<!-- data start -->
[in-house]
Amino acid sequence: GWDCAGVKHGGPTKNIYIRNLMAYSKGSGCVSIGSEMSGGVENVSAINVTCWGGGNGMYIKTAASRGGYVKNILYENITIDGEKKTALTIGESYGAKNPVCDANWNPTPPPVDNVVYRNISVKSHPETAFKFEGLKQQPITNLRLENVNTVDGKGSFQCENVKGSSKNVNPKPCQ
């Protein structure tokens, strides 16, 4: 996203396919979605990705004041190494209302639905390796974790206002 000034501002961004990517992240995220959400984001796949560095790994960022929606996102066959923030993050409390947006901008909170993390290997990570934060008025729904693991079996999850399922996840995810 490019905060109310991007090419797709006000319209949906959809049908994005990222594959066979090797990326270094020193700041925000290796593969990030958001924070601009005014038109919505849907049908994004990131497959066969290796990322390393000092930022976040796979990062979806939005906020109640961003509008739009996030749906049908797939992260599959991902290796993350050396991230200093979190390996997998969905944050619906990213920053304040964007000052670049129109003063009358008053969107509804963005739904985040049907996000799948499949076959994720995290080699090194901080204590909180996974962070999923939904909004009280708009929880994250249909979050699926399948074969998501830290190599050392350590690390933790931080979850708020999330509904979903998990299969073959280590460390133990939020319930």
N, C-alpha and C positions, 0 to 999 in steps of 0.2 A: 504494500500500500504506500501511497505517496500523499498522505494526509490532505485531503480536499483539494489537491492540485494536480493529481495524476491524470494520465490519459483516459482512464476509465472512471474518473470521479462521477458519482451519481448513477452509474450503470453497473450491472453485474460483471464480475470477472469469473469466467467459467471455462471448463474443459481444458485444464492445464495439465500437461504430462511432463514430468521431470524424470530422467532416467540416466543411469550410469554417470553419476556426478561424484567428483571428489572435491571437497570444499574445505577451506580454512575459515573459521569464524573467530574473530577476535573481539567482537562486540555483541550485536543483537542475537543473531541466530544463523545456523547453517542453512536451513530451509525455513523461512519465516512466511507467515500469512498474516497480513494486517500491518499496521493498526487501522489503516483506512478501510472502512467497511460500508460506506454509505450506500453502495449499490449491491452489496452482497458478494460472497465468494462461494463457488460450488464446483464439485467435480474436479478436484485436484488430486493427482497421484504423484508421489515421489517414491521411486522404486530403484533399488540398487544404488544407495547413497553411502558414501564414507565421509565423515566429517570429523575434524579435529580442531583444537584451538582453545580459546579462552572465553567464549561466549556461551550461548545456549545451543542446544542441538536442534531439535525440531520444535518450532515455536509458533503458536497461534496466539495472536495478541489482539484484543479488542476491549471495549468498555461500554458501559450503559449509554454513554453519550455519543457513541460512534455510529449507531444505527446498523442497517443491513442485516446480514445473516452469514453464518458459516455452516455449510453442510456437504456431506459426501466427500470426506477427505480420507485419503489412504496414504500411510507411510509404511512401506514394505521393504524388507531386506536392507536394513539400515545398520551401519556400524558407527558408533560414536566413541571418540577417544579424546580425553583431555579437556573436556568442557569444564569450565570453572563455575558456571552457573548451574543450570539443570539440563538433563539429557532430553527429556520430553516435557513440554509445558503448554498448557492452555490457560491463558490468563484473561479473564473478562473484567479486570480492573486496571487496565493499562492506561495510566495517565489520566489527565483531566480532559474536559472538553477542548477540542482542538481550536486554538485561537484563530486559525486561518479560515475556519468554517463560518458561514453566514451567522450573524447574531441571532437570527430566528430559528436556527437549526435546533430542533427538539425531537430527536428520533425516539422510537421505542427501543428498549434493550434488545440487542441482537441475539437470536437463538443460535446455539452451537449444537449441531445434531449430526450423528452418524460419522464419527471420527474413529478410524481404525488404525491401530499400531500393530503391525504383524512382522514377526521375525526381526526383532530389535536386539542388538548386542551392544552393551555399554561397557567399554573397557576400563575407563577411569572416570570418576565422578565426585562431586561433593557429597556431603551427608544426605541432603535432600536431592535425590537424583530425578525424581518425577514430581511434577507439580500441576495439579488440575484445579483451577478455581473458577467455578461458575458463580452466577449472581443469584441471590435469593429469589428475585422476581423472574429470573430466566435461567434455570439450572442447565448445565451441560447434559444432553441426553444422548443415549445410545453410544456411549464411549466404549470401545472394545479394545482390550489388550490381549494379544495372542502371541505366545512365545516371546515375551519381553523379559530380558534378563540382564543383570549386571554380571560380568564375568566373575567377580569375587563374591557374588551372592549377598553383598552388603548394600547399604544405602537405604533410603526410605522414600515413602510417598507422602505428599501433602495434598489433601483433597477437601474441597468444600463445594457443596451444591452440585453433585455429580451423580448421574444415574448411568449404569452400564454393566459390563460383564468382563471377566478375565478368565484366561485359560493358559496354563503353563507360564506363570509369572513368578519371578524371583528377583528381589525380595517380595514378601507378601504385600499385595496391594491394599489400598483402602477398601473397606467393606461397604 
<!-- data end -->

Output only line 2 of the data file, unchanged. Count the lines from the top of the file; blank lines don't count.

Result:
Amino acid sequence: GWDCAGVKHGGPTKNIYIRNLMAYSKGSGCVSIGSEMSGGVENVSAINVTCWGGGNGMYIKTAASRGGYVKNILYENITIDGEKKTALTIGESYGAKNPVCDANWNPTPPPVDNVVYRNISVKSHPETAFKFEGLKQQPITNLRLENVNTVDGKGSFQCENVKGSSKNVNPKPCQ